Getting off track
on 4/5/19 3:22 pm
I will be 7 yrs post op in June
it is easy to get off track so I'm back to basics and gradually getting back on track, I'm checking in with the nutritionist and finding healthy and creative meals to eat
I'm also trying to find 30 mins day to exercise or walk
I'm curious to know how ppl stay on track especially with years post op
i am on my fitness pal if anyone wants to add me
Kellytacoma is my name on fitness pal
Hi I will be 8 years post op in May, and as you said it can be very easy to get off track and fall back into old habits. One thing I am very fortunate for is that my restriction is still really good, and quite honestly it has gotten even better over the last 6 months (knock on wood). When I got off track I go back to the basic...proteins (lean meat, fish, turkey, chicken...no red meat), lots of fresh veggies/salads, and plenty of water. My down fall are sweets **** cream, cake, cookies, etc) so I know when I feel the extra fluff I need to lay off my favorites that are catching up to me. Also, in the morning instead of doing a full breakfast or breakfast sandwich I will do a protein shake, or smoothie with a protein shot. I also I like acai or pataya fruit bowls...that's like my little treat to myself when I can't have the other bad stuff. I do also exercise 5 days a week as I'm a zumba instructor so I gets alot of cardio through out the week. I suggest to start with the easy stuff first..modify your diet and continue to use Myfitnesspal.com. That app has become my best friend over the years. It truly holds me accountable, and keeps me mindful of when I'm really over doing it.
Let me know how everything goes. It's certainly not easy, but you can do it:)
on 4/7/19 6:34 am
I'm using the app more these days
one of my obstacles is my job because I never know what time I get off which is frustrating because I want to make it to the gym in the morning evening to clear my mind
I'm also having sleep issues too since October I wake up In the middle of the night and I can't sleep. I'm on phentermine now since February which has helped with my weight going down.
on 4/13/19 2:31 am
on 4/6/19 7:27 pm
From what I've seen here over the years, weighing and measuring your food is really the biggest key to success. Most, if not all, of the post ops who are 5- or 10-years out and have not had regain, or who have dealt with it successfully, log every single day without fail.
Sparklekitty / Julie / Nerdy Little Secret (#42)
Roller derby - cycling - triathlon
VSG 2013, RNY conversion 2019 due to GERD. Trendweight here!
on 4/7/19 6:36 am
on 4/13/19 2:33 am
Saying enough is enough and taking action is the hardest part. Good for you. Here is a list of basics that helped me, maybe it will help you too
Remember when we were preparing for surgery? How many meetings, classes and such did we attend? We were told the more prepared we were the better our chances were for success. And they were right. Go through the house, car and work place and get rid of trigger foods. Stock up on foods that will keep you on track. I removed every bad carb/sugar temptation and replaced it with lots of protein, veggies, grains and fruits.
Get back to journaling. This will help you identify when you feel like eating, stress factors and any triggers in your life. Once you identify these factors, this will help you put tools in place to keep you from eating. It became clear I was not taking time for me anymore. I worked my day job and then spent the rest of my time caring for my husband. It was easy to reach for fast, prepackaged food. Since I purged my home I have to eat clean as there are no other options LOL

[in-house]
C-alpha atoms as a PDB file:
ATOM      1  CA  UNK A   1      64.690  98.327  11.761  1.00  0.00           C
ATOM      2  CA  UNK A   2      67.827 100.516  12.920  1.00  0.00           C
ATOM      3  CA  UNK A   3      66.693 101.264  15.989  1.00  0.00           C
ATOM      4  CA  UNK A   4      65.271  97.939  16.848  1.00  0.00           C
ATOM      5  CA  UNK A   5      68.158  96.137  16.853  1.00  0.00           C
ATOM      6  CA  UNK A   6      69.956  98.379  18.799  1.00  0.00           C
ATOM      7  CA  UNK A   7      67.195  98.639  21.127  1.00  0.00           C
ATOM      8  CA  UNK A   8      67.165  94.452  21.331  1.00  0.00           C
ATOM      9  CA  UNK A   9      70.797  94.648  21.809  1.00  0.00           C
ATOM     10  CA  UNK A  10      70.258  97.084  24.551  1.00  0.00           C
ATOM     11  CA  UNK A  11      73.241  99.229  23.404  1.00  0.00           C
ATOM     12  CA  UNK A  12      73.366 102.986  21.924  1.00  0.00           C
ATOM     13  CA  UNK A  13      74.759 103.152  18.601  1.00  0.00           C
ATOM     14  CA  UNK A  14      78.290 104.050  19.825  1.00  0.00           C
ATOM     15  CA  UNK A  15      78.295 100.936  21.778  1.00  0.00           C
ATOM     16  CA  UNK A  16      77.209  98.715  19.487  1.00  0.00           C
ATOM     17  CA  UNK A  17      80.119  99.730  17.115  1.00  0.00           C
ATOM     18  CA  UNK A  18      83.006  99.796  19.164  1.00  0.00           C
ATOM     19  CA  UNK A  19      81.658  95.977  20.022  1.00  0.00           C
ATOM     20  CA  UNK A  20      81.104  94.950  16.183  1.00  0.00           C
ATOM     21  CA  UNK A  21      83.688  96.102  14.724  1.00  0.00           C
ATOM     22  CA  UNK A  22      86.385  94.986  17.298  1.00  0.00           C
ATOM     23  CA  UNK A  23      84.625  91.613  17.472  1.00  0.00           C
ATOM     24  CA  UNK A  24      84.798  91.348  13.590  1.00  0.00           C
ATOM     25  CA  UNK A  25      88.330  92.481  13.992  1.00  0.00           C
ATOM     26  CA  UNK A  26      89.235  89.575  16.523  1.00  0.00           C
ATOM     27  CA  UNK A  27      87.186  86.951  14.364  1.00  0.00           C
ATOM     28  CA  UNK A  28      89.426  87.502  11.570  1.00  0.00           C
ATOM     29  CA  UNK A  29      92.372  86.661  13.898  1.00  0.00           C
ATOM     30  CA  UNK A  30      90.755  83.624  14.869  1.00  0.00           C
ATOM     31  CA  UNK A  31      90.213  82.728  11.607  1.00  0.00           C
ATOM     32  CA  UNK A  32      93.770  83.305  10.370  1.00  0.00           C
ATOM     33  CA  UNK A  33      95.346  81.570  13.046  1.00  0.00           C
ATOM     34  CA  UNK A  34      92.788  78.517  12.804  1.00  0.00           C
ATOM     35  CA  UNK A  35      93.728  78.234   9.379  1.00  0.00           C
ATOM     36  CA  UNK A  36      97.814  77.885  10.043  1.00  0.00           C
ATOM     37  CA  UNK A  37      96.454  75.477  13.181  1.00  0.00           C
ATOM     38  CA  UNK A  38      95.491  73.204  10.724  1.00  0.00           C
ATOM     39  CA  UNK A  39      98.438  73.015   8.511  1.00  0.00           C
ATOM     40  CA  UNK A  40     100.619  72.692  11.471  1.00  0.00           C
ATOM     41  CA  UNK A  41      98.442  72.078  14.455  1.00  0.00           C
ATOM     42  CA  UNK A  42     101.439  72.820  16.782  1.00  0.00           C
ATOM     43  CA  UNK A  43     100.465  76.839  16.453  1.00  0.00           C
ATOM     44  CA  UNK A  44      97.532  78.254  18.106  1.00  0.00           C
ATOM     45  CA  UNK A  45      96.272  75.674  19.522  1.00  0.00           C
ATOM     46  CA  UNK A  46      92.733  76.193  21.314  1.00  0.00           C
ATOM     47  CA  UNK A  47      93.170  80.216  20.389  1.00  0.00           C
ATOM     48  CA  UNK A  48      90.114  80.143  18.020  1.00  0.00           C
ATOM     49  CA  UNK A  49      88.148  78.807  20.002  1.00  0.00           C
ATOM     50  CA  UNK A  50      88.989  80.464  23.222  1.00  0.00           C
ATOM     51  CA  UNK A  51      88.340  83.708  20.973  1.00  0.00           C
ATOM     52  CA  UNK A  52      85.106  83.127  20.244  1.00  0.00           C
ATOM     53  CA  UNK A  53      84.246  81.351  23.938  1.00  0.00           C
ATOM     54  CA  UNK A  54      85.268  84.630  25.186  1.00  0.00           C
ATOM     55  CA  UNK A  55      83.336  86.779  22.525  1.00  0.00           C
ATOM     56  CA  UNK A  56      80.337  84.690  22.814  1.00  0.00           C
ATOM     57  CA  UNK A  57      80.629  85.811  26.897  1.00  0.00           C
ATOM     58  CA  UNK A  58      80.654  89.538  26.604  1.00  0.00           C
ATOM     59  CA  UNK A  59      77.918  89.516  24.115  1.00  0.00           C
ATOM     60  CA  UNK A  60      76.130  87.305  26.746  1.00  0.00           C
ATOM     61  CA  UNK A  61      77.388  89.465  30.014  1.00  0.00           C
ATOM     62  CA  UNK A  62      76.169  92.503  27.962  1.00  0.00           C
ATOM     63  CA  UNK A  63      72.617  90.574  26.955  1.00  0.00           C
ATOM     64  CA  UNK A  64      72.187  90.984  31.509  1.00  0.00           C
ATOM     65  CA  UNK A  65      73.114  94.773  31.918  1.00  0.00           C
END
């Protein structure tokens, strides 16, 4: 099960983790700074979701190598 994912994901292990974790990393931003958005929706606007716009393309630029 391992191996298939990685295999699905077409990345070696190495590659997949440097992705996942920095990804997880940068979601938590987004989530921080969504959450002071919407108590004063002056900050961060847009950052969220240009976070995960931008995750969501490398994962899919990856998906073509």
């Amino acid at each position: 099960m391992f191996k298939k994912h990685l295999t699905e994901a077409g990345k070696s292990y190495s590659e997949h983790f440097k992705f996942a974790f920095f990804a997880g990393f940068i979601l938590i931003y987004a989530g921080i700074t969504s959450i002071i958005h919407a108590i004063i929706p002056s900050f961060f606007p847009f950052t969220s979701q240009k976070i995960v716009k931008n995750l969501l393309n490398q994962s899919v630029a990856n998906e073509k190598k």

Use a tool to track you're eating and exercise like Getting Started with Health Tracker. Once I started to track ever bite and drink it became clear why I had gained.
Make a list of goals for yourself. Make them realistic and small. Some of mine were move more, purge all junk from my home, eat more protein. If you didn't make a Weight Loss Surgery bucket list when you first had surgery do it now. GREAT reminder of all the things you can enjoy in life after losing weight.
In general, a long term post-weight loss surgery eating plan includes foods that are high in protein, and low in fat?, calories, and sugar. Important, vitamins and minerals are provided as supplements. (if you had a different surgery adjust this to your food plan).
Water is our Best Friend. I have to say I never went back to pop or any bad drinks, however I was drinking tea like crazy. What is wrong with drinking tea? I was either using sugar or 3 equals and 3 sweet n lows per 32 ounce glass. I found once I started carrying one of the metal bottles of water to keep it cold I drank water all day.
I can't say enough about how key this was for me. The reason I kept my weight off for almost 10 years was no matter what, I kept moving. If I could not go to the gym I would walk. Grab a cart and walk all the isles at your local box store. I loved Zumba, bootcamp workouts, lifting weights. When I stopped, the weight started coming back. So for me I am starting slow to avoid injury by walking and using some of the workouts on my Demand TV. Find something you love to do and it won't feel like a pain in the *** to do daily.
If it's an option "run" don't walk to a support group. Come here on OH daily for support and participate in one of the food threads. It helps you be accountable and also great ideas for food prep.
Keep me posted on how you are doing.
HW:330 - GW:150 - MW:118-125
RW:190 - CW:130
on 4/9/19 9:21 am
It's hard for me to attend meetings as my work schedule is very hectic at this time and it won't change unless I find another job
i have been exercising more since the weather broke
the winter turned me off from exercising, but I need to work on identifying other options during the winter time
i do appreciate your feedback and advice